There is a very good questionnaire that a user does at the start of the app, which helps to determine a safe level of exercises. This includes questions such as whether someone has a history of falling, how they get up from a chair and questions related to mood. My assessment based on these results is that the level of training is still quite conservative based on these results, which is an appropriate safety response to take from an app.
In general, any face-to-face balance training would typically try and involve a high level of challenge. This would allow for the quickest improvement in balance. However, in an app, there isn’t the same option to have someone standing nearby for support, so as a result it is appropriate for an app to be more conservative, or safety-conscious with the level of training, to minimise risk. This app does that well.
Additionally, feedback questions around pain in a session, and level of difficulty make sure that it is pitched at a safe level.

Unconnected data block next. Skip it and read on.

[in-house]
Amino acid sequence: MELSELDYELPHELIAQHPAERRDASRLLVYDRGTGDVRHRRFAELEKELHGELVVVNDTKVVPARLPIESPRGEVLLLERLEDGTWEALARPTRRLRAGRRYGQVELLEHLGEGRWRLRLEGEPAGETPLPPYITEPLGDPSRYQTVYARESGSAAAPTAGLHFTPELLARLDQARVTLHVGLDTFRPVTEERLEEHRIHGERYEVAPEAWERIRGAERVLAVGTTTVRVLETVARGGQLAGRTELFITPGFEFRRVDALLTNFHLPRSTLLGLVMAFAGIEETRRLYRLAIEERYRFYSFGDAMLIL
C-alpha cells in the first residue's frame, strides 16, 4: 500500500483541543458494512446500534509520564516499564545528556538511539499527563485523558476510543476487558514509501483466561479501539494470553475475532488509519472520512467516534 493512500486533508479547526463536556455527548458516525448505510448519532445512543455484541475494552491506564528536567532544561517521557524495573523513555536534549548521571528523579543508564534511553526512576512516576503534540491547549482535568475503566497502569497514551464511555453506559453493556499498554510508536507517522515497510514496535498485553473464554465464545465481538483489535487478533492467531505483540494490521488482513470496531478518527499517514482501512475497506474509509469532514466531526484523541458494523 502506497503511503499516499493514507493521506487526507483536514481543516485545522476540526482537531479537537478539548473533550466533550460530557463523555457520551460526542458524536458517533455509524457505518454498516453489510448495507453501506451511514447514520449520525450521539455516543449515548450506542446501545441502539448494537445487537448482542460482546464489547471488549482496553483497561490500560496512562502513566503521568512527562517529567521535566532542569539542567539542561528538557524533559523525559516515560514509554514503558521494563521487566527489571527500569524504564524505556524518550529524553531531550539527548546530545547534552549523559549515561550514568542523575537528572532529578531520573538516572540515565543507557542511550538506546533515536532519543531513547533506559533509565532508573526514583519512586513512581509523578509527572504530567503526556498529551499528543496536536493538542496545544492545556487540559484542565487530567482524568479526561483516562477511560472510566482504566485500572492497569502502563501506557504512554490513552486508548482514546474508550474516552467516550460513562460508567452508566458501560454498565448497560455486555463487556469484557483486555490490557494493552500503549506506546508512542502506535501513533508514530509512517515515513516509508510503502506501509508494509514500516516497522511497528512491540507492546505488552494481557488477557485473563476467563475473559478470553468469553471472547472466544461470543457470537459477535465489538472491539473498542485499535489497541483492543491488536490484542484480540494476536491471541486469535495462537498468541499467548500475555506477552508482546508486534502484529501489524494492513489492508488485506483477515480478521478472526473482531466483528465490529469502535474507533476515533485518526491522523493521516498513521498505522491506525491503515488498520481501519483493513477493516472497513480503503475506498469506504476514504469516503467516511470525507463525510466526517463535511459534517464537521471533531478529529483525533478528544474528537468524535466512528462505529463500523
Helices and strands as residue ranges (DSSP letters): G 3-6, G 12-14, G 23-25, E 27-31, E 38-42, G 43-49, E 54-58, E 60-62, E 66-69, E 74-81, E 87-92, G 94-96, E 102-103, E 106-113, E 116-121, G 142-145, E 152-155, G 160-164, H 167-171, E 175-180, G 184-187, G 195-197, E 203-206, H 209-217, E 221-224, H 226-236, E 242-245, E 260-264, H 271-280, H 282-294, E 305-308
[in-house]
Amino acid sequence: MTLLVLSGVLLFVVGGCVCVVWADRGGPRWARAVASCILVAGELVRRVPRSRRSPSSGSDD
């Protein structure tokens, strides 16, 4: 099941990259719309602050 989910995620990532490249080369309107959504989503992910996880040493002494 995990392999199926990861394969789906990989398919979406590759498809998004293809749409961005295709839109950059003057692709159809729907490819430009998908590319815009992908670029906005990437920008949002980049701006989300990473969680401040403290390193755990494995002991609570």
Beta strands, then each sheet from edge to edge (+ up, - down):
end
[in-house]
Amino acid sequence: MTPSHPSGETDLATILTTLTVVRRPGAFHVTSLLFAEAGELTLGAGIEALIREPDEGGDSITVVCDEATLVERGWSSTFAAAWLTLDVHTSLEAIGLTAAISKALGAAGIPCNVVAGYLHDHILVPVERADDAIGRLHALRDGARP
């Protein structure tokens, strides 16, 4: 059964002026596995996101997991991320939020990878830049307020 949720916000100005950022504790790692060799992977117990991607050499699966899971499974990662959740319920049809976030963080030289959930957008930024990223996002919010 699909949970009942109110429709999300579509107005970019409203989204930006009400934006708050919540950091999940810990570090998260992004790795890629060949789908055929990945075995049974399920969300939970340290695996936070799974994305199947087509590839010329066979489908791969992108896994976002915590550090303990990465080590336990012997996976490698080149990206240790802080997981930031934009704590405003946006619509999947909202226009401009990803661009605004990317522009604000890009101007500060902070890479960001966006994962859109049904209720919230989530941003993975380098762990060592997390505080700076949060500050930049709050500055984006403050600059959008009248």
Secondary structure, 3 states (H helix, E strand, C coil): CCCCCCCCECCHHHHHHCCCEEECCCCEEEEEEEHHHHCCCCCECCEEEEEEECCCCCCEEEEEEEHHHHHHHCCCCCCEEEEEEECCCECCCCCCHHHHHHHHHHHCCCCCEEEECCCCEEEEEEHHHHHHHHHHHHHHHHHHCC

New Zealand relevance: Yes.
Concerns: This app provides excellent practical advice that would be very applicable to a NZ (or wider) context.

Disclaimer: The NZ Health App Library is a free consumer service to help you decide whether a health app would be suitable for you. Our review process is independent. We have no relationship with the app developers or companies and no responsibility for the service they provide. This means that if you have an issue with one of the apps we have reviewed, you will need to contact the app developer or company directly.

Credits: Healthify editorial team. Healthify is brought to you by Health Navigator Charitable Trust.